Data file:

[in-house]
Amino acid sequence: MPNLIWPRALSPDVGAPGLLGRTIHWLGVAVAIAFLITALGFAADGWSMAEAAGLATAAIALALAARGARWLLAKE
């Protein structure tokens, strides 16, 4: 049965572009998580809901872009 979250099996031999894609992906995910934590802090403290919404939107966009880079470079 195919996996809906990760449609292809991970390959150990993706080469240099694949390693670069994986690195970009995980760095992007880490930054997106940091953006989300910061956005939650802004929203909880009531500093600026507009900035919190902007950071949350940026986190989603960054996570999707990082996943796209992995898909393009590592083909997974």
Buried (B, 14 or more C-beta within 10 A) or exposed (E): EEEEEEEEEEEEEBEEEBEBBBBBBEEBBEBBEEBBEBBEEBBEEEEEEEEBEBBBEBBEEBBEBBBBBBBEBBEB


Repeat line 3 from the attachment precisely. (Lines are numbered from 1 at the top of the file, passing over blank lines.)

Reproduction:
């Protein structure tokens, strides 16, 4: 049965572009998580809901872009 979250099996031999894609992906995910934590802090403290919404939107966009880079470079 195919996996809906990760449609292809991970390959150990993706080469240099694949390693670069994986690195970009995980760095992007880490930054997106940091953006989300910061956005939650802004929203909880009531500093600026507009900035919190902007950071949350940026986190989603960054996570999707990082996943796209992995898909393009590592083909997974």